Cook famously sailed the ship around the South Pacific before landing on the east coast of Australia in 1770.
Australian National Maritime Museum CEO Kevin Sumption announced that after a 22-year program of archival and archaeological research, “we can conclusively confirm that this is indeed the wreck of Cook’s Endeavour”.
“This is an important moment,” he told reporters at National Maritime Museum in Sydney on Thursday.
“It is arguably one of the most important vessels in our maritime history.”
But the US principal research team behind the find has criticised Australia’s announcement as “premature”.
“The Australian National Maritime Museum (ANMM) report that the Endeavour has been identified is premature,” it said in a statement.
“The Rhode Island Marine Archaeology Project (RIMAP) is now and always has been the lead organization for the study in Newport harbour.
“The ANMM announcement today is a breach of the contract between RIMAP and the ANMM for the conduct of this research and how its results are to be shared with the public.”
The ship played an important role in exploration, astronomy and science and was an important artefact in the history of Australia, New Zealand, the United Kingdom and now the US, he said.
A “preponderance of evidence” had led to the conclusion that an archaeological site known as RI2394 in Newport Harbour, Rhode Island, “does indeed comprise of the shipwreck of HM Bark Endeavour”, he said.
Since 1999, maritime archaeologists had been investigating several 18th century shipwrecks in a five square kilometre area of Newport Harbor.
The Endeavour was scuttled there by the British 244 years ago and lay forgotten for more than two centuries.
Although only about 15 per cent of the vessel remains, several details on the wreck convinced archaeologists they had found Endeavour after matching structural details and the shape of the remains to those on 18th century plans of the ship.
Communications Minister Paul Fletcher applauded the discovery, saying it fulfilled the museum’s mission to record and display the story of Australia’s maritime heritage.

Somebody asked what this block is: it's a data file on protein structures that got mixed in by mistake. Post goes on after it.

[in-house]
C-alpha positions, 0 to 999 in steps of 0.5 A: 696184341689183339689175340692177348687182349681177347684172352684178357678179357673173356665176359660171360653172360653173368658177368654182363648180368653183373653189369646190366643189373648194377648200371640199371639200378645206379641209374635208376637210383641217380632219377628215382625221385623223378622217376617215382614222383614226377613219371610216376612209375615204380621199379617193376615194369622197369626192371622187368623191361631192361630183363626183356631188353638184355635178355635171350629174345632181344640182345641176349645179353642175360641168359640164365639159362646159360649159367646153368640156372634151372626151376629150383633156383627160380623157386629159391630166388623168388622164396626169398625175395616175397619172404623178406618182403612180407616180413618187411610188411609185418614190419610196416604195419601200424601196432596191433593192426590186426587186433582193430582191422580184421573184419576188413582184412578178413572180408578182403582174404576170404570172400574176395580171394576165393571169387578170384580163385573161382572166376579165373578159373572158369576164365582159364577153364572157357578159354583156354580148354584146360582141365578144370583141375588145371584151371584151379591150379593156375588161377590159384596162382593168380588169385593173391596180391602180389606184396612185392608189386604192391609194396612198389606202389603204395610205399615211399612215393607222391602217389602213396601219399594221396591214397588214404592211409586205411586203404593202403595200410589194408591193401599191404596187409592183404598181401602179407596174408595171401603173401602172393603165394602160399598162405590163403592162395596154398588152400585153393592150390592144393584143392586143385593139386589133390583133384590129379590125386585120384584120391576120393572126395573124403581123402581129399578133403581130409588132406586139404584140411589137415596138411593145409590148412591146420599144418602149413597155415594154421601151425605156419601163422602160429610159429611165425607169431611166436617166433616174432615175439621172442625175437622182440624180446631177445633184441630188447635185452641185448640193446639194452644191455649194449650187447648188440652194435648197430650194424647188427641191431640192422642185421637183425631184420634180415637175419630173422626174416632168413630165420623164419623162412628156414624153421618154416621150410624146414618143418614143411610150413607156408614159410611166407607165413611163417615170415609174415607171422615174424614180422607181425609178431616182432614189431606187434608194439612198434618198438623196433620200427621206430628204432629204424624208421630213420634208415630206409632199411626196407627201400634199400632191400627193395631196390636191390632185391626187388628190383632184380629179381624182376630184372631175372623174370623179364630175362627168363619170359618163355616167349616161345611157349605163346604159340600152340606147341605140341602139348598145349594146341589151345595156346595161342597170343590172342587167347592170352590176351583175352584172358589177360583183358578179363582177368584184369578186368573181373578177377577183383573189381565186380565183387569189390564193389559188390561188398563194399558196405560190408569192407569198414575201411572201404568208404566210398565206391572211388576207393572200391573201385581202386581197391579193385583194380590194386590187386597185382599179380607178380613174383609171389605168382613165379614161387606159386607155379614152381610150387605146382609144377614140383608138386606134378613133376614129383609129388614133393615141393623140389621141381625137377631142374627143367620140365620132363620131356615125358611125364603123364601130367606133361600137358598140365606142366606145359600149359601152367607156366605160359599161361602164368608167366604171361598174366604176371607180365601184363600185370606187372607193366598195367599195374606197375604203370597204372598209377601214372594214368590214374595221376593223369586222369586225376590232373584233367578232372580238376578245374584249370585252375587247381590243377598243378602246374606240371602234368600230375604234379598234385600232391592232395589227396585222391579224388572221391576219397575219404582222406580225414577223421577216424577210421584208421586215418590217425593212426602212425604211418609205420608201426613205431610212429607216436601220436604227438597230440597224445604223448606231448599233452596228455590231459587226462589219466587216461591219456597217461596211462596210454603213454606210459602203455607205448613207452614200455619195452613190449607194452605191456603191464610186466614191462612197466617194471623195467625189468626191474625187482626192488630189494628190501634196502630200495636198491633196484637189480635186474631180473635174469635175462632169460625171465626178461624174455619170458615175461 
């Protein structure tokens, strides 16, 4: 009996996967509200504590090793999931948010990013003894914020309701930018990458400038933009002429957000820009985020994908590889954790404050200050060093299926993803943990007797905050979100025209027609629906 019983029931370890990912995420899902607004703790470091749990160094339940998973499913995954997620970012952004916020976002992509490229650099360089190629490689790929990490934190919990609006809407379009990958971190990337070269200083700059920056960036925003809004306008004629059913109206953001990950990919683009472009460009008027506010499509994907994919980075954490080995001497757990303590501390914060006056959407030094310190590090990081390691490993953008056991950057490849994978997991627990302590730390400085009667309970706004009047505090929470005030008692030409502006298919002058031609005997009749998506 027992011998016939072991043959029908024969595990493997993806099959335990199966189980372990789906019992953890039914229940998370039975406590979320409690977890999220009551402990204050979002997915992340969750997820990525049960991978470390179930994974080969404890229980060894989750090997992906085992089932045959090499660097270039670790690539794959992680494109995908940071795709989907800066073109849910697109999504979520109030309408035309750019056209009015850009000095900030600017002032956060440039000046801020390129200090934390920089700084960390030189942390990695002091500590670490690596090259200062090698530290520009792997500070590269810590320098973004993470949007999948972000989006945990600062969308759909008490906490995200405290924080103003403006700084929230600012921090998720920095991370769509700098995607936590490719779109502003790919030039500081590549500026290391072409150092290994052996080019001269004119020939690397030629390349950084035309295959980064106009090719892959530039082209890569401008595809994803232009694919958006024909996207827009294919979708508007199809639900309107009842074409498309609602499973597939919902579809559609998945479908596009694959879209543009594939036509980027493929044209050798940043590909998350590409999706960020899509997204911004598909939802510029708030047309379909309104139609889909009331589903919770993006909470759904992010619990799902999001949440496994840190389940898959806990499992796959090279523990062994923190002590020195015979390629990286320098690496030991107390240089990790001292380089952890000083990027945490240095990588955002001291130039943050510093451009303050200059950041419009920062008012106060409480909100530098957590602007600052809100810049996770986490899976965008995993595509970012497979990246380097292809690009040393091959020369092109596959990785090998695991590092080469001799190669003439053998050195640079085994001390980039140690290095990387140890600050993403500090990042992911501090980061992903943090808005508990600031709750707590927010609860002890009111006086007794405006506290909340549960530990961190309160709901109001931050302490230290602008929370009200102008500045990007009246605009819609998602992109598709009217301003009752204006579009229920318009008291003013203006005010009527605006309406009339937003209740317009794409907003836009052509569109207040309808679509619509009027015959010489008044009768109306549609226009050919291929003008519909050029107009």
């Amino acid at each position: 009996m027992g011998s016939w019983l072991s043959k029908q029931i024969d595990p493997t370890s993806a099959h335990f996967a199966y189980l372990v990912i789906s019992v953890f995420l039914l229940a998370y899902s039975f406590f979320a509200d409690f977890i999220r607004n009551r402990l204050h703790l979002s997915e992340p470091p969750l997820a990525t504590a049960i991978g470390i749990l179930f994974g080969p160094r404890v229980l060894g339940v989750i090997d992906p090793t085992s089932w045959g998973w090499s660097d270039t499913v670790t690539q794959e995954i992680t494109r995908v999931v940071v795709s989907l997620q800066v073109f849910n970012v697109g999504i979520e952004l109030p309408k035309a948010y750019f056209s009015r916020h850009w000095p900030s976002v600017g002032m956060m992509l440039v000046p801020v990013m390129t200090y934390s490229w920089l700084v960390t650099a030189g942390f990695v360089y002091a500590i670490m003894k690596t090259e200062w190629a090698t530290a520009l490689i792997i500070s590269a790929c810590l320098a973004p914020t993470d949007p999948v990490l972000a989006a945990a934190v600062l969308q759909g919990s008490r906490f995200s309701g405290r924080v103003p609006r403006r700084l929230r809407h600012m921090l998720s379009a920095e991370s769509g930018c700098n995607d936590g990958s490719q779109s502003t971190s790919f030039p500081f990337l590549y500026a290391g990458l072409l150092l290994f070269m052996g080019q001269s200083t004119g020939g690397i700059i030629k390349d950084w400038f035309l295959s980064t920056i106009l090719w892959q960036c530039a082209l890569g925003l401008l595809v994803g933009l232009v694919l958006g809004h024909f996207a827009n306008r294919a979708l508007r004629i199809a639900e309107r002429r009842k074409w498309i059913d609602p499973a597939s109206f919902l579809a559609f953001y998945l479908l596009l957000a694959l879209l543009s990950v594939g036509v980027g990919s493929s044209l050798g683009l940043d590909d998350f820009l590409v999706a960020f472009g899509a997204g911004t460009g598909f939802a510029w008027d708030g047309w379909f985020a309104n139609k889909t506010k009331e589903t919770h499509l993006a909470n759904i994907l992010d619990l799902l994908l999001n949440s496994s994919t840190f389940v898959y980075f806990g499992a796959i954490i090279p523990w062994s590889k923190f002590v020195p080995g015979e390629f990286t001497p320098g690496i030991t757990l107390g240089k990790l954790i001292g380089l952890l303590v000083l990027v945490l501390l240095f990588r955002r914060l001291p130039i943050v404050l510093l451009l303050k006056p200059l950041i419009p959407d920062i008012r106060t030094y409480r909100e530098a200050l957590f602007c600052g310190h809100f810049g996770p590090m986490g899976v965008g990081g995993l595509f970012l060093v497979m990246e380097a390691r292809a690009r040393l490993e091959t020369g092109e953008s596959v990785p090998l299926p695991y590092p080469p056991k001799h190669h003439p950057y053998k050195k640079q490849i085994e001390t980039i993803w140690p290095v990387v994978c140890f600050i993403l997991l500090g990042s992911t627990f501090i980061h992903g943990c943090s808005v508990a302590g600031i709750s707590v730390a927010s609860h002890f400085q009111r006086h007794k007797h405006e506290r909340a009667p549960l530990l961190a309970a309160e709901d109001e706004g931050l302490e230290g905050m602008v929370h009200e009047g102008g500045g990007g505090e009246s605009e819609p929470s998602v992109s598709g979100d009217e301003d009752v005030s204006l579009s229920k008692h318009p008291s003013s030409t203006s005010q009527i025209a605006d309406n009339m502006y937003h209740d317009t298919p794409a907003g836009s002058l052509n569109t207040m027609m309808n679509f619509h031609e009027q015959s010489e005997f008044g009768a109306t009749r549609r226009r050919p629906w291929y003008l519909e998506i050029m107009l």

“What the museum has done … over 20 years to verify the location of the vessel … is of extraordinary importance”, he said.
Researchers are now focused on what can be done to protect and preserve the historic remains and the museum is working with maritime experts in Rhode Island as well as the Australian, Rhode Island and US governments to secure the site.
Mr Sumption said the museum was looking to “borrow some material to at a future date to come to Australia and be on display”.
Originally launched in 1764 as the Earl of Pembroke, the ship was renamed Endeavour in 1768 by Britain’s Royal Navy and prepared for a major scientific voyage to the Pacific.
From 1768 to 1771 Endeavour sailed the South Pacific, primarily to record the transit of Venus in Tahiti in 1769.
Cook, who was also an acclaimed navigator and cartographer, then sailed it around the South Pacific searching for “the Great Southern Land”, charting the coast of New Zealand and Australia’s eastern coastline before claiming the land for Great Britain on August 22,1770.
Endeavour was later sold to private owners, renamed as Lord Sandwich and was deliberately sunk in 1778 by British forces during the American War of Independence.
A year later Cook was killed in Hawaii during his third Pacific voyage, 10 years before the First Fleet arrived in NSW to establish a British colony.